By Nigel Murphy
The Office for National Statistics (ONS) has highlighted a rapid rise in house prices across the UK, with the most acute upward curve being here in the North West.
Estate agents and brokers have cited multiple reasons for this exponential growth. One of them being, notably, the effects of the pandemic, in that a period of confinement and an increase in homeworking provided many people with an opportunity to assess the long-term suitability of their accommodation.
This surge in demand, coupled with an ongoing lack of supply, has seen prices skyrocket in the North West. Even though we’re generally starting from a better-value average than many other parts of the country, this is still an alarming increase, particularly for young local people looking to get on the housing ladder.
The simple fact behind all this is that not enough housing has been built in the UK for at least the past fifty years. Right-to-buy removed swathes of social housing from the general stock, much of which was also not replaced. So, we are now suffering from a severe imbalance between demand and supply, both for social and private properties.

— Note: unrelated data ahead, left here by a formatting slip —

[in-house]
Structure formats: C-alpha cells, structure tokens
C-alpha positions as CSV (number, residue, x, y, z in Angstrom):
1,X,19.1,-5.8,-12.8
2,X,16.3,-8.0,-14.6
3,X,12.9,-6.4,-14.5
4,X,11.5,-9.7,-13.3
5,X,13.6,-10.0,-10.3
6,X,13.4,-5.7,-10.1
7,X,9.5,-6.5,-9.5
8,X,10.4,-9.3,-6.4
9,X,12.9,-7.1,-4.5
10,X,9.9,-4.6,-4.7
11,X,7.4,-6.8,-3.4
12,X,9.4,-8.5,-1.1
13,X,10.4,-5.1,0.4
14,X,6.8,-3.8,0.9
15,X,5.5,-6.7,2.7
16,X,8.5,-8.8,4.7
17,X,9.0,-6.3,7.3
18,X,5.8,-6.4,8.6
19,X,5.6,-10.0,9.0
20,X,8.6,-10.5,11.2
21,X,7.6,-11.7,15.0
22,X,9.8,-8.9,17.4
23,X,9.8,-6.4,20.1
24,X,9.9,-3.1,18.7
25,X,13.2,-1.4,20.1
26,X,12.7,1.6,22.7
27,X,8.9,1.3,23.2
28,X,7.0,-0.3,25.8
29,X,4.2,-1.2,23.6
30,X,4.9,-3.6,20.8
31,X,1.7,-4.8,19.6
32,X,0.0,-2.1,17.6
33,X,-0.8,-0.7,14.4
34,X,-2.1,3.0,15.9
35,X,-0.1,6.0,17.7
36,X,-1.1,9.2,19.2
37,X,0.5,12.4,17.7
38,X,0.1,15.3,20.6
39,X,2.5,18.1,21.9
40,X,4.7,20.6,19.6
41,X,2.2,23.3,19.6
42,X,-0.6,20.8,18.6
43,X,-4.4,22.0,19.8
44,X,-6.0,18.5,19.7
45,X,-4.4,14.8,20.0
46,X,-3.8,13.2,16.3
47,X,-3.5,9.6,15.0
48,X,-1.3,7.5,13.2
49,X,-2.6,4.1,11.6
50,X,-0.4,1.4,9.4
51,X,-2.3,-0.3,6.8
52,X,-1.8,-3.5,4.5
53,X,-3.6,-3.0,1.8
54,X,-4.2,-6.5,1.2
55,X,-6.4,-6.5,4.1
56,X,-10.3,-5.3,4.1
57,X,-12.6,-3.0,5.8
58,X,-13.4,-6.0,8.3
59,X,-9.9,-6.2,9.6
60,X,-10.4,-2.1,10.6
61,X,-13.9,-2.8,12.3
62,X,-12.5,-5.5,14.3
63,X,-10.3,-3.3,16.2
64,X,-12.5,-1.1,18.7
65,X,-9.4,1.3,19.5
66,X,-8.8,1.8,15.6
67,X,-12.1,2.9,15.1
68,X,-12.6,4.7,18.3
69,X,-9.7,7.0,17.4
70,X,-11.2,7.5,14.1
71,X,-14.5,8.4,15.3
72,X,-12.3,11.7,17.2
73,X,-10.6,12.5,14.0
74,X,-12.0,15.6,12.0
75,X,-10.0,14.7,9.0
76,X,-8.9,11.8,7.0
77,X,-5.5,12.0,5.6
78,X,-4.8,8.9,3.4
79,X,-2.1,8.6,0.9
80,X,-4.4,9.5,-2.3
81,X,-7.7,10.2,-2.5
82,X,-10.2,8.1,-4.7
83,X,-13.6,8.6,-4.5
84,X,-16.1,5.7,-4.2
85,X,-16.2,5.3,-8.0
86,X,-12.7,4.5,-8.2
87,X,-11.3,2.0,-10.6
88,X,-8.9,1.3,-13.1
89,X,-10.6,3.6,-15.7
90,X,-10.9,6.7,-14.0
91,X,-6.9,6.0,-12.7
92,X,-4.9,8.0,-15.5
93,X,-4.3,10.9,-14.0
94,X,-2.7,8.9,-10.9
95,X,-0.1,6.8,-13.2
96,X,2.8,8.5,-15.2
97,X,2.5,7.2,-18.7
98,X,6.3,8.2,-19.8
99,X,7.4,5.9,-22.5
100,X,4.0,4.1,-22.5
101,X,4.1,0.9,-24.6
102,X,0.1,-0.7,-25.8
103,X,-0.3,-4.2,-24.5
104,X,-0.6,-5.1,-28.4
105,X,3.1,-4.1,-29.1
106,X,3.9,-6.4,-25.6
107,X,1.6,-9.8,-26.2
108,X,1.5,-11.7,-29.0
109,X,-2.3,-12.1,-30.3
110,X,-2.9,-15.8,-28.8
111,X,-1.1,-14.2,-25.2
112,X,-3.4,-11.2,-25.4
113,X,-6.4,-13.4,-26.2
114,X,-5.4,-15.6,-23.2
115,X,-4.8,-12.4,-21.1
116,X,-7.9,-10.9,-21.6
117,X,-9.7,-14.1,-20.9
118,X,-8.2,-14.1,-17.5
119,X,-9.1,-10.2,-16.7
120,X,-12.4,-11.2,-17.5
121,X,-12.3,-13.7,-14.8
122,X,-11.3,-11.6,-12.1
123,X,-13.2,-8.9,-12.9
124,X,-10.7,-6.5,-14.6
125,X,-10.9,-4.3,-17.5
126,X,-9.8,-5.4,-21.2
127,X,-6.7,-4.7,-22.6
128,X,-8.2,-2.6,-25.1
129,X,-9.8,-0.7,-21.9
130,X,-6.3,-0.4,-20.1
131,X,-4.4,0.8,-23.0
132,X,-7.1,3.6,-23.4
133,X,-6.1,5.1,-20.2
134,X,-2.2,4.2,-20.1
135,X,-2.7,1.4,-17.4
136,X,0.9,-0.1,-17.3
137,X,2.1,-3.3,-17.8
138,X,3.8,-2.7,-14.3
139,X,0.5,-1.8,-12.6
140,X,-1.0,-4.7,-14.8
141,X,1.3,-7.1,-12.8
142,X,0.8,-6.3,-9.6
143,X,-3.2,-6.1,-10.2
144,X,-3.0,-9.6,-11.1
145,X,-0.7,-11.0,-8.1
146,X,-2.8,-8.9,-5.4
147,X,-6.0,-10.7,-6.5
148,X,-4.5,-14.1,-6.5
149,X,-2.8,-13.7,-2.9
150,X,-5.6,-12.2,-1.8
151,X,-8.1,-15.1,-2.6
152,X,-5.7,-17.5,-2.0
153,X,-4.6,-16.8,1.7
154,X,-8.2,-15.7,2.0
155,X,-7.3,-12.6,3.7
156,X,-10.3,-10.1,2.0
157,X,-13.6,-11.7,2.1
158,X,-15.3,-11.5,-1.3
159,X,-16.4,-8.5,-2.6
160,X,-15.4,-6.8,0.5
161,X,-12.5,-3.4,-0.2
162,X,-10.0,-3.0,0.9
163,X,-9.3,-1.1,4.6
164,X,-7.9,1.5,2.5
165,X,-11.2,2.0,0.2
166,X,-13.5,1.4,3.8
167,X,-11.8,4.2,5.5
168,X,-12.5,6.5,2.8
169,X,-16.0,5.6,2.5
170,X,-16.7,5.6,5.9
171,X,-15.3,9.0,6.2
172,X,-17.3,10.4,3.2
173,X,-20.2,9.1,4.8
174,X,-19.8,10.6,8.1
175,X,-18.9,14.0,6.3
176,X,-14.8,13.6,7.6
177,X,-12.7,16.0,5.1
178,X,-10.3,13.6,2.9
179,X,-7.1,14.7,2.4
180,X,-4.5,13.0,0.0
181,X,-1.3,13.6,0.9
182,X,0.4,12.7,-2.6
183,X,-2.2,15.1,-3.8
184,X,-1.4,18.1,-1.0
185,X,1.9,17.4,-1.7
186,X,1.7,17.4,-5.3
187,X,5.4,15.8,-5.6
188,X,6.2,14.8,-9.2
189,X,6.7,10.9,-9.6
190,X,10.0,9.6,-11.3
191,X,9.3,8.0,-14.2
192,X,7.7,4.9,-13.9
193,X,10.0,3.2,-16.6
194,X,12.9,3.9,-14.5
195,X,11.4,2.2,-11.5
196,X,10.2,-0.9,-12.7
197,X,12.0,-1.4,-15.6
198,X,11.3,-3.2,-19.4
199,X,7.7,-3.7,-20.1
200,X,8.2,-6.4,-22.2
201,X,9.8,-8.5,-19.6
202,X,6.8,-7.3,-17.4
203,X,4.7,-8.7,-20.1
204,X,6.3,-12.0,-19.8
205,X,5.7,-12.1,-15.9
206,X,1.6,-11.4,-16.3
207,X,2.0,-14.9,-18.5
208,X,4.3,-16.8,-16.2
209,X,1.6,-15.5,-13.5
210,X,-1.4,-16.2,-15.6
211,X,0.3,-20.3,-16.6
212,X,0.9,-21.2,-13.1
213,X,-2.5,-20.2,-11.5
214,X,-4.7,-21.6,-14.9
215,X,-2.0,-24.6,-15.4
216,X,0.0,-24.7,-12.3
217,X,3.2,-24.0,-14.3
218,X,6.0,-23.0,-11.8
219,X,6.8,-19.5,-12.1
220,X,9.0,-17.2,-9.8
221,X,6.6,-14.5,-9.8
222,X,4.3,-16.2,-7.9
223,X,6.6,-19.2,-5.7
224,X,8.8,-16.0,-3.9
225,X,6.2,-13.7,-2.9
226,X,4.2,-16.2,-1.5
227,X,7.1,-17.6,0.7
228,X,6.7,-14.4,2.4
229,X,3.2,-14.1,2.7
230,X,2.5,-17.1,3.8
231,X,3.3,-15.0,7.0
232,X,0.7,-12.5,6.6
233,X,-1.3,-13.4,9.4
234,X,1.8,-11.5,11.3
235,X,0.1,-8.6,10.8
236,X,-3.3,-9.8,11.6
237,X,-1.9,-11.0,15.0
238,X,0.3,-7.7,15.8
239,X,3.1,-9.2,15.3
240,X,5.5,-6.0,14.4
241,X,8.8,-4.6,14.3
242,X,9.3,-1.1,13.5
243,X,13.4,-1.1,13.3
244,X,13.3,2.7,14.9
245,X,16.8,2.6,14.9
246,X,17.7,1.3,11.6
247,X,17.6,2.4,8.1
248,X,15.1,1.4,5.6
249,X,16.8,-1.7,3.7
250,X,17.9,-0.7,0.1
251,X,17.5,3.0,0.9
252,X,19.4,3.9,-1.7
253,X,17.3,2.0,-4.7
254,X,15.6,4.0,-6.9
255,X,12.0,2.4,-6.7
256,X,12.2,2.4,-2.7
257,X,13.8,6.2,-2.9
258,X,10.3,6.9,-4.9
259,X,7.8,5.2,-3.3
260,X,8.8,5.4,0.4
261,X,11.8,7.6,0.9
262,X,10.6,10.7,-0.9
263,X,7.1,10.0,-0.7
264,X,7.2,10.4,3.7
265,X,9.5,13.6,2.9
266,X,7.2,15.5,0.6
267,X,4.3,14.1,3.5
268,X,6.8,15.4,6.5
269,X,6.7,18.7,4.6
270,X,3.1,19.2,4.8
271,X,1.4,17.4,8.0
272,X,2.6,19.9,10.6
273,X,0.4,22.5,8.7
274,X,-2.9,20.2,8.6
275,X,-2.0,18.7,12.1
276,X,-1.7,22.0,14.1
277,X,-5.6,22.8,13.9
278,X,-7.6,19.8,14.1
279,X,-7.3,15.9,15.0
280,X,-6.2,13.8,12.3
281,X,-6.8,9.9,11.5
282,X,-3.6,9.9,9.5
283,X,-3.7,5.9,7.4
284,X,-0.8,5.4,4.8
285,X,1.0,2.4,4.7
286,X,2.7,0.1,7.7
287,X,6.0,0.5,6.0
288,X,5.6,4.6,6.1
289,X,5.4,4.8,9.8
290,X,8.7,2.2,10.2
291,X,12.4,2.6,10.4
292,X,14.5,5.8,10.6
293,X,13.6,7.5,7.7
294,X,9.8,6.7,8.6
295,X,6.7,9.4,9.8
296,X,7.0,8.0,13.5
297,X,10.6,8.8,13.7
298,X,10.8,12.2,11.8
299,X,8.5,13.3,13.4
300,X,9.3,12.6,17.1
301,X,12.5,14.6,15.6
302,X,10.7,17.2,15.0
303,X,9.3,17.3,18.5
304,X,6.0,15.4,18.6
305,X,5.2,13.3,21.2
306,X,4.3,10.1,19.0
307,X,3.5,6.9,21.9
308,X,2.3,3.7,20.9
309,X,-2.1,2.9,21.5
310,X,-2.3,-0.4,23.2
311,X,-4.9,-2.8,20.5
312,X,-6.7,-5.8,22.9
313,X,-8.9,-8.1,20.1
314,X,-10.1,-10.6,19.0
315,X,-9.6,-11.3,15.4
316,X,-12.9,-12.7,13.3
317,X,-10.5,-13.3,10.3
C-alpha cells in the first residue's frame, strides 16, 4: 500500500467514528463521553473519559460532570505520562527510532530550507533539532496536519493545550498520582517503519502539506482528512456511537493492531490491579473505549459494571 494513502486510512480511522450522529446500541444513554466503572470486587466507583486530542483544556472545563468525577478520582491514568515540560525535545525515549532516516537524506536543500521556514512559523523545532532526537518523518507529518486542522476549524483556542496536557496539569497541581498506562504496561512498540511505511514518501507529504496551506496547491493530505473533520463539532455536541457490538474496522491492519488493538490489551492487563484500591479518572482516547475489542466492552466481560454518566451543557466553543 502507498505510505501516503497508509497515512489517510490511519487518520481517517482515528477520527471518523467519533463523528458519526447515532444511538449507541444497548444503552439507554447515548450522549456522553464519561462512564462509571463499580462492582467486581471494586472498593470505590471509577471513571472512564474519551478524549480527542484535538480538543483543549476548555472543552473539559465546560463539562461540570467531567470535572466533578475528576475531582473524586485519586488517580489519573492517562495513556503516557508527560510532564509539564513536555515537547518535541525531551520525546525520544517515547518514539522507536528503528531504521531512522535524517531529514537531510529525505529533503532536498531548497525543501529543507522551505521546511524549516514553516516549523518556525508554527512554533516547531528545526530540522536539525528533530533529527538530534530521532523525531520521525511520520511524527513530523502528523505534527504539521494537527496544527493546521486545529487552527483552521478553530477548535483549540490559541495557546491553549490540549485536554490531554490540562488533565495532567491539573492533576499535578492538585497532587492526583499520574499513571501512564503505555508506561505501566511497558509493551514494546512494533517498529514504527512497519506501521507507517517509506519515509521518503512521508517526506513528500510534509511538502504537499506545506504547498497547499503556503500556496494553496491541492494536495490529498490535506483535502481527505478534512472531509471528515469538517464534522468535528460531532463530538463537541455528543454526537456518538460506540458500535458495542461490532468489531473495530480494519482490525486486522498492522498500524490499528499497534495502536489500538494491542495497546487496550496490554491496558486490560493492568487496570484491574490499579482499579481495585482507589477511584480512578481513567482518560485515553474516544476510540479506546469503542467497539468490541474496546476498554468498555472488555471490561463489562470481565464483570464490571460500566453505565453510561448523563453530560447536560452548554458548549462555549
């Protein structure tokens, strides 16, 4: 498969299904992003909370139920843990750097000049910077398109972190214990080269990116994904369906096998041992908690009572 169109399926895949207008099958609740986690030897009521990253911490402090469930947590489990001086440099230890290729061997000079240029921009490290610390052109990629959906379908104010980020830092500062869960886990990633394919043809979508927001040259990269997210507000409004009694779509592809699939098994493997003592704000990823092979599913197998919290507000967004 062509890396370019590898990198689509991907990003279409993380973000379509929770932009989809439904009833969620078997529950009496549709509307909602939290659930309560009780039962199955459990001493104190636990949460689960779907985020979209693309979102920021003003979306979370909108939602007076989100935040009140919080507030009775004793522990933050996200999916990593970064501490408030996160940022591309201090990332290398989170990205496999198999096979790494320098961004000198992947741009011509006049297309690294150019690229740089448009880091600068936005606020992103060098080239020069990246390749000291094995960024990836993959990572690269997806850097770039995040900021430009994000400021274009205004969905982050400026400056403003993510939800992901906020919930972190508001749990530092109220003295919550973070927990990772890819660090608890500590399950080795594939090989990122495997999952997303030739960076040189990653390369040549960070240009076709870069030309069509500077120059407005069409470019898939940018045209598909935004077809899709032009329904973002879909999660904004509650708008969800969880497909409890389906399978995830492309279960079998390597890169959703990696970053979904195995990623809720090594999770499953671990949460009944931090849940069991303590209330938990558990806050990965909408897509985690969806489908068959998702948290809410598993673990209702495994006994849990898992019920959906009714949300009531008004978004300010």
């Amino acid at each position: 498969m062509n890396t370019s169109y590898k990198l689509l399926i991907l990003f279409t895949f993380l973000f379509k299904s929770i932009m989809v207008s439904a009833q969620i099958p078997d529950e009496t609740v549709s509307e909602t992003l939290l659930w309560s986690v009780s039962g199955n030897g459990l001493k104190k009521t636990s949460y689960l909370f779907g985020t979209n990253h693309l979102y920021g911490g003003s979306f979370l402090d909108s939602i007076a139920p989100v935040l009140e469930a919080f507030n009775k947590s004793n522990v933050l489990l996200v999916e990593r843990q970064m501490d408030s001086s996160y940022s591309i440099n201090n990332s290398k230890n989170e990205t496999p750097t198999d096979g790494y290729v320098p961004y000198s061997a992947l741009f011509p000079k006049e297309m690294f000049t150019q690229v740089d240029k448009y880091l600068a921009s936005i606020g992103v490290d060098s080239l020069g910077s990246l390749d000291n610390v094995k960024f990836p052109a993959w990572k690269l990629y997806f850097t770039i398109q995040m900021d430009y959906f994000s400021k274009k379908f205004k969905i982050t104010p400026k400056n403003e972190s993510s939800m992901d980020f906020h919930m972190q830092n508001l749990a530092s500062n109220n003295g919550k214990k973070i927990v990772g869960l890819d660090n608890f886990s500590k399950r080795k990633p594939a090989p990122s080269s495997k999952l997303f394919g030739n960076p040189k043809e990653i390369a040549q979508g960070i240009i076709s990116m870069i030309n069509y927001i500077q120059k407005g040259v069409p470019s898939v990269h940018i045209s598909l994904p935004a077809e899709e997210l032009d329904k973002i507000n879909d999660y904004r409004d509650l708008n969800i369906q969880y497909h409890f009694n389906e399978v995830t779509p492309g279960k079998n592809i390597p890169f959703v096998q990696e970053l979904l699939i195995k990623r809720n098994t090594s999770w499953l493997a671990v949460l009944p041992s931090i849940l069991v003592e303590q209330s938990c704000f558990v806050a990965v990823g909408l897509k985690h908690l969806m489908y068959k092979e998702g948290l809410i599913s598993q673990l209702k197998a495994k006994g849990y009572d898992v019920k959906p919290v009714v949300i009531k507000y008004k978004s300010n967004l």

A consequence of this has been the rise of the private rental market. Whilst there will always be a place for private lettings, both demand and rents have surged as social housing is in increasingly short supply, and high demand for private housing sees it rendered unaffordable for many young people looking to get on the ladder.
During my time as Deputy Leader here in Manchester, we were forced to clamp down on problem landlords who were providing substandard accommodation, often at exorbitant rents, and sometimes problem tenants who were not respecting the properties they lived in or the neighbours around them.
Ultimately, housing should be a stable nest for individuals and families to grow and feel secure. It should not be a property version of the ‘gig economy’, which is the situation we’re increasingly faced with in the UK.
The only solution to this is to build and build quickly.
Far too often, government have set ambitious targets, but have then run away from providing sufficient support to local authorities to enable them to deliver on these targets. Furthermore, the Department for Levelling Up, Housing and Communities and its predecessors repeatedly shifting the goal posts when it comes to local government structures and planning guidance has only served to further stymie major strategic projects and bewilder anxious local Councillors and residents.
Government should be providing far greater funding, incentives, and powers to individual local authorities to enable them to bring forward development on brownfield sites, whilst still ensuring our vital green spaces are protected.
This should not be a difficult balance; but it is a balance that seems to have eluded us for far too long.
Local authorities can, after all only do as much as they are permitted to.